New White Paper Highlights Data Gaps and Lack of Compliance with Statewide Steelhead Management Plan Guidelines
While hatchery Steelhead support harvest fisheries along the Washington coast, they also present ecological and genetic risks to wild Steelhead. With the current work by WDFW to develop a fishery management plan being completed in the Coastal Steelhead Advisory Group (CSAG) and now in light of the recent petition to list Steelhead on the Olympic Peninsula under the Endangered Species Act, it is more prudent than ever to ask how Steelhead hatcheries on the Washington coast are impacting wild populations.
In late August, the Washington Department of Fish and Wildlife (WDFW) released a paper titled: Modeling Hatchery Influence: Estimates of Gene Flow and pHOS for Washington State Coastal Steelhead Hatchery Programs that assessed the current genetic impacts of coastal Steelhead hatcheries on struggling wild populations.
The paper was based on modeling that Anja Huff (WDFW Biologist) and myself (Gary Marston) conducted between 2019 and March of 2022 (this was before I took my current role with Trout Unlimited) and was published by the agency in August 2022. Our work was designed to inform WDFW and the CSAG whether coastal Steelhead hatcheries were within the acceptable genetic risk thresholds designated in Washington’s Statewide Steelhead Management Plan (SSMP).
The SSMP, which was published in 2008, is supposed to be the cornerstone for Steelhead management in Washington State, but fourteen years later many of its key components remain unfulfilled, especially on the Washington coast.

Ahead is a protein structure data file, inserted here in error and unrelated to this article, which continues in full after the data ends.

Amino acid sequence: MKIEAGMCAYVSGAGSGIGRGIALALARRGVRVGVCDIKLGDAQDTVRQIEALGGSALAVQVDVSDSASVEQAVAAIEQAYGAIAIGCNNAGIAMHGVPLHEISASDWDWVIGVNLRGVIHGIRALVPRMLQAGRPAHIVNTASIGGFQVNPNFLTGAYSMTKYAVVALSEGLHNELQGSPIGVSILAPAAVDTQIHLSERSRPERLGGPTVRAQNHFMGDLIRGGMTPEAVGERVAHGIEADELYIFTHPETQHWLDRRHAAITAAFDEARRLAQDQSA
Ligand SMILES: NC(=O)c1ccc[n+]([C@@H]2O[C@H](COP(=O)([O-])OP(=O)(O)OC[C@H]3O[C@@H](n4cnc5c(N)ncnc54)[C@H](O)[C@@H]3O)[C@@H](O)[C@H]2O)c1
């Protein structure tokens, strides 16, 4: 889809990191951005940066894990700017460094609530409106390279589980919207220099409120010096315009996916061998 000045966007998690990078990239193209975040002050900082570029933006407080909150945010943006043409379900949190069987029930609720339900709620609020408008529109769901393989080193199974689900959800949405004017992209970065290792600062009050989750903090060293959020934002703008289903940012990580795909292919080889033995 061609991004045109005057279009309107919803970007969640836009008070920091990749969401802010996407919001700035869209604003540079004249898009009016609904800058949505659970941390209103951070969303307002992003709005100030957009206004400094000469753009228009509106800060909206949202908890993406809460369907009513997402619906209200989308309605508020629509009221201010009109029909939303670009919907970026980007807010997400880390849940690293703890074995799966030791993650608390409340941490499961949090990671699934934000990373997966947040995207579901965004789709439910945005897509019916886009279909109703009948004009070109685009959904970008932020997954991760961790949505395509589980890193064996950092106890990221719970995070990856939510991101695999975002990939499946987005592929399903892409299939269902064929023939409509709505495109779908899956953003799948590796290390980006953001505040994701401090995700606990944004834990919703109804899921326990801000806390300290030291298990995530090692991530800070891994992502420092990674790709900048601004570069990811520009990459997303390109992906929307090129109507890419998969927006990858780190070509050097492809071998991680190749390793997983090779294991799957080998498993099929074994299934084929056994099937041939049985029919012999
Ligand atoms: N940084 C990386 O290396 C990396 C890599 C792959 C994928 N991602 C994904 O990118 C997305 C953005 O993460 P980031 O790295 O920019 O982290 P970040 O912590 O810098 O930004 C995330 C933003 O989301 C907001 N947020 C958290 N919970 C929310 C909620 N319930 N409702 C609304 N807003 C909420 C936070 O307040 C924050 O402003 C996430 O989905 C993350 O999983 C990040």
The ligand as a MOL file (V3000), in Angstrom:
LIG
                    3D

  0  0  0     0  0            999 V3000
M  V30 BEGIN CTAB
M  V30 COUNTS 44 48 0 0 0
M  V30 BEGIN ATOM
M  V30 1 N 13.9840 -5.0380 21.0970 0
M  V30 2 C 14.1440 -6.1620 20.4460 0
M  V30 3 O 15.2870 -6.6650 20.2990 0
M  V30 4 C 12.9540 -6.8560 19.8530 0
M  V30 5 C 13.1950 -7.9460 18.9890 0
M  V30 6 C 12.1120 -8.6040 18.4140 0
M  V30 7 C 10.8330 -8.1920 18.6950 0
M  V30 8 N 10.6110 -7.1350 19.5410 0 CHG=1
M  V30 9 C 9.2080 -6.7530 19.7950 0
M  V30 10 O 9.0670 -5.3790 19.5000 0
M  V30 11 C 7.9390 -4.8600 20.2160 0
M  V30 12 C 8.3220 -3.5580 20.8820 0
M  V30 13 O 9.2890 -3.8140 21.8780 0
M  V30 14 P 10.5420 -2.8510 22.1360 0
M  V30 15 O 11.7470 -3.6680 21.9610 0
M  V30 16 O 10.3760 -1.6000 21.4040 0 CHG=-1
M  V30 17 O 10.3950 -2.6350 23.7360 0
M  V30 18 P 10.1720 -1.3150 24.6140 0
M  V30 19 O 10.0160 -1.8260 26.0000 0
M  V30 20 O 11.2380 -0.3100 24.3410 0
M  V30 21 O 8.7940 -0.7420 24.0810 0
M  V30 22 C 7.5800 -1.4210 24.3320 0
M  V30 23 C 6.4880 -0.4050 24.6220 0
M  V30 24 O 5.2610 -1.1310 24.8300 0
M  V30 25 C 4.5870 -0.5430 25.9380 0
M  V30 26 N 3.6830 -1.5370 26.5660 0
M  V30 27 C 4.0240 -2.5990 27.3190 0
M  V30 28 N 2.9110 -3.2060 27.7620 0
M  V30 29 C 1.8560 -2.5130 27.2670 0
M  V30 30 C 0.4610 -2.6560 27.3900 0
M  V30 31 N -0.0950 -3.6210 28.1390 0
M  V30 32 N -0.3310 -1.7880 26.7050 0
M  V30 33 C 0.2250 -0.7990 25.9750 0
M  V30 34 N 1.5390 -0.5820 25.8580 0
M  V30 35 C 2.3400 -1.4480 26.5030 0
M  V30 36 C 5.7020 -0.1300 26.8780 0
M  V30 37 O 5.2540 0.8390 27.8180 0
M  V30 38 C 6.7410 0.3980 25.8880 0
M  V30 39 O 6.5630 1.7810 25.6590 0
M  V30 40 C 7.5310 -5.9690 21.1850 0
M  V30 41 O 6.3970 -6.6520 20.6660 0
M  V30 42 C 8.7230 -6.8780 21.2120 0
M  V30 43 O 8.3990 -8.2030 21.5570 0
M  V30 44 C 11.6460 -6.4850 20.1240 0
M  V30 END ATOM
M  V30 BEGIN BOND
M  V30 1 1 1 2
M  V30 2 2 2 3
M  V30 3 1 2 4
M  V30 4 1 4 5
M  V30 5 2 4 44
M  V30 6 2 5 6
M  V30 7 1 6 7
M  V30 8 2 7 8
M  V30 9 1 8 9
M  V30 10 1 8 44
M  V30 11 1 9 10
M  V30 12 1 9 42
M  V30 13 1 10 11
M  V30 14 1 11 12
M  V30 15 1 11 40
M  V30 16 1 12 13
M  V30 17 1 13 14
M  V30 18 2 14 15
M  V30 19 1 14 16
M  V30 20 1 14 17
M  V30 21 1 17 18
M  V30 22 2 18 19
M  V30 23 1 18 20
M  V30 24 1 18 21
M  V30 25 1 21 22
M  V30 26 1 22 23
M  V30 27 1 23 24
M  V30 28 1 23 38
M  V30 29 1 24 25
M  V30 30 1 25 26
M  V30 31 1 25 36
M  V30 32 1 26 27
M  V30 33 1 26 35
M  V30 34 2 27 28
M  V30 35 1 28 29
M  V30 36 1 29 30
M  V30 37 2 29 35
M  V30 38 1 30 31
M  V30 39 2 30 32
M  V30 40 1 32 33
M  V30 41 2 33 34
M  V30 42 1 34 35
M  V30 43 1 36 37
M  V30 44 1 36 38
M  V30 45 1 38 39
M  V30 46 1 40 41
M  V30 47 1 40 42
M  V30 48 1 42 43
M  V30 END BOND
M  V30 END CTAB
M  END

Hatchery Genetic Thresholds: A Long Way to Go
The SSMP establishes provisions for genetic targets Steelhead hatcheries are required to meet in order to minimize impacts on wild Steelhead populations. Segregated hatchery programs, which use highly domesticated broodstocks with much lower fitness than wild fish, are designed to have as little interaction as possible with wild fish resulting in a requirement to meet a stringent 2% or lower geneflow threshold. In contrast, integrated programs are designed to incorporate wild fish into the broodstock, managing hatchery and wild fish as one population and as such are required to meet a 30% proportion of hatchery origin spawners (pHOS) and 0.70 proportionate natural influence (PNI) threshold to manage genetic risks and allow wild fish to drive the adaption of the overall population. Until this recent modeling effort that led to the white paper, the level of genetic risk posed by coastal Steelhead hatchery programs was unknown.
So, what does the paper tell us about where the WDFW is meeting its genetic thresholds? In short, there is a long way to go. Our work found that the majority of hatchery programs on the coast exceeded SSMP required thresholds and would require changes in operations or planting numbers to come into compliance with the guidelines established fourteen years ago.
Going forward if the agency were to only rely on reductions as their sole tool to manage hatchery production, there would need to be a reduction coast-wide of 262,000 fish released or about a 30% decrease in production. While this sounds extreme, 80% of the potential reductions are in two watersheds (the Wynoochee and Naselle rivers). Most other coastal hatchery programs would only require small reductions to align with the SSMP.
While reducing plants is one path to meet the genetic targets, the white paper also provided recommendations for additional hatchery reform actions that could also be implemented to reduce impacts to wild fish. In the case of the Wynoochee and Naselle rivers, these recommendations revolve around increasing homing to hatchery traps, as out-planting and poorly designed hatchery facilities appear to be the primary factors leading to high levels of straying to the spawning grounds, in these watersheds.